A leading minister confirmed Saturday that Israel would release Palestinian prisoners in exchange for the renewal of peace talks, but said that the government is not bound to a settlement freeze as a precondition for the resumption of negotiations.
Yuval Steinitz, who serves as minister for intelligence, international relations and strategic affairs, made the comments during an interview with Israel Radio one day after US Secretary of State John Kerry announced that Israel and the Palestinians agreed to resume negotiations without preconditions, after a three-year breakdown in direct talks.
Steinitz said that a number of the Palestinian prisoners to be released were “serious” cases, but noted that a large portion of them had already served many years. He didn’t specify how many prisoners Israel would release.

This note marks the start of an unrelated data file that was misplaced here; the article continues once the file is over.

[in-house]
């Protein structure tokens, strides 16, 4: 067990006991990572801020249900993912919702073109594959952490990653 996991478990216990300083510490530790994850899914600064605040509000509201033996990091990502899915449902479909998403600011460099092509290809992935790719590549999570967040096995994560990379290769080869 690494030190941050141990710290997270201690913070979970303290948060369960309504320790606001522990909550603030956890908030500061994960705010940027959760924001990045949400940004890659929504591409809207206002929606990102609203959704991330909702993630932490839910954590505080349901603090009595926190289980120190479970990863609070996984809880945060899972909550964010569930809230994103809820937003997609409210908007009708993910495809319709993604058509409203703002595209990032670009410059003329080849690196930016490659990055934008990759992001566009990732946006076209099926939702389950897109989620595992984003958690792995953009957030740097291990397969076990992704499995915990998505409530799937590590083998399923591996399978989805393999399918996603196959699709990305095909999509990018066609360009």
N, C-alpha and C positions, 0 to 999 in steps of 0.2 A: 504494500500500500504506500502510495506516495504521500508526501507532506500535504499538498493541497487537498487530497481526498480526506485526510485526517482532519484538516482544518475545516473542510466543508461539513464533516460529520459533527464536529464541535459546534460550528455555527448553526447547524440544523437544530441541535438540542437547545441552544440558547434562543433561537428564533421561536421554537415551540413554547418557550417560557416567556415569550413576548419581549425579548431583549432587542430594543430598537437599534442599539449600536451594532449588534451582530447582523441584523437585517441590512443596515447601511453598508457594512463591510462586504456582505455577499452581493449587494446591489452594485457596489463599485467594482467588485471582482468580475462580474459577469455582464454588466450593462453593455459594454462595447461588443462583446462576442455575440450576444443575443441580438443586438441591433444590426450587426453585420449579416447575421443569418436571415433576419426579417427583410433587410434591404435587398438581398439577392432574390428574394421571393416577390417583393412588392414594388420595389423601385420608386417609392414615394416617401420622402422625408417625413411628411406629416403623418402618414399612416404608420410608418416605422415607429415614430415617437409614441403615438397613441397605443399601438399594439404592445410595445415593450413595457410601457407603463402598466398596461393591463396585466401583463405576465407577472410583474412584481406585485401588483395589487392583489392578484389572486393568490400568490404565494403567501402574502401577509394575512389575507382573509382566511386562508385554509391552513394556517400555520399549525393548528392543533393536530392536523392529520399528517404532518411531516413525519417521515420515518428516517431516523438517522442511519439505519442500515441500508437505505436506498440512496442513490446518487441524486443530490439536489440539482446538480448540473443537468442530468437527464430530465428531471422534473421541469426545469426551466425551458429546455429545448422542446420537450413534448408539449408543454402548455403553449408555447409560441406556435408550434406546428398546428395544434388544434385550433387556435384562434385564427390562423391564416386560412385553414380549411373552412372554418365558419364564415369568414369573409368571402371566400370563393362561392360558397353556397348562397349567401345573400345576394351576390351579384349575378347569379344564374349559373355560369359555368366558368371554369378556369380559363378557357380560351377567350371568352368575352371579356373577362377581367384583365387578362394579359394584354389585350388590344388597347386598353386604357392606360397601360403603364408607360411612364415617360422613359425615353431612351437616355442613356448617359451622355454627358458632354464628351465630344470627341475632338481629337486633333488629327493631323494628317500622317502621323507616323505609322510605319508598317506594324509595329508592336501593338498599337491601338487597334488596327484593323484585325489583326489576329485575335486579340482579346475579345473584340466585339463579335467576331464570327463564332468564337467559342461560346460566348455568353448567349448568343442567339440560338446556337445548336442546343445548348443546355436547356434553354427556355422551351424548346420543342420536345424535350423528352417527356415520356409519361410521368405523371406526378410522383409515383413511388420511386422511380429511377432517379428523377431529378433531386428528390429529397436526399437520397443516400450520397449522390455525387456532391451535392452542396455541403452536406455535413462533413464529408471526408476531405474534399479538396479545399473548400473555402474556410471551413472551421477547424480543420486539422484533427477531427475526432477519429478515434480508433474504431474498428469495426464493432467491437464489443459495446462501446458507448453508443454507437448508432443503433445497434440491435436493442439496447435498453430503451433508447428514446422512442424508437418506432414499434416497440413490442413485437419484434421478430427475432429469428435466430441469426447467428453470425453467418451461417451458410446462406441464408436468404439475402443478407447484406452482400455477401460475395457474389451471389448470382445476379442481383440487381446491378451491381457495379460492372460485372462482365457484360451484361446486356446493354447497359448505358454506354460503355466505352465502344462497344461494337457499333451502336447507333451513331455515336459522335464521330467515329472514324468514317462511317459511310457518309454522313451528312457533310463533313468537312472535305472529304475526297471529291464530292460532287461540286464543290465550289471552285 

On Friday, Kerry assured the Palestinians that Israel would free some 350 prisoners gradually in the coming months. The prisoners would include some 100 men convicted of terrorist crimes committed before the Oslo interim peace accords were signed in 1993. Israel had balked at freeing these prisoners in the past because many were convicted in deadly attacks.
Steinitz stressed, however, that the resumption of talks didn’t mean Israel was bound to a settlement freeze — one of the three core demands the Palestinians had been placing on Israel — and also said that the Palestinians had agreed not to pursue action against Israel in the international arena, such as at the United Nations, for the duration of the negotiations.
“There is no chance that we [Israel] will agree to enter into negotiations that begin by defining our territorial borders and possible concessions, or a construction freeze,” he said.
Steinitz said the Palestinians had pledged to negotiate seriously for at least nine months, but noted that Palestinian Authority President Mahmoud Abbas’s ostensible reluctance to enter into talks made him “skeptical” of the Palestinians’ intention to deliver meaningful concessions.
Prime Minister Benjamin Netanyahu’s office said Friday it would not immediately comment on Kerry’s announcement.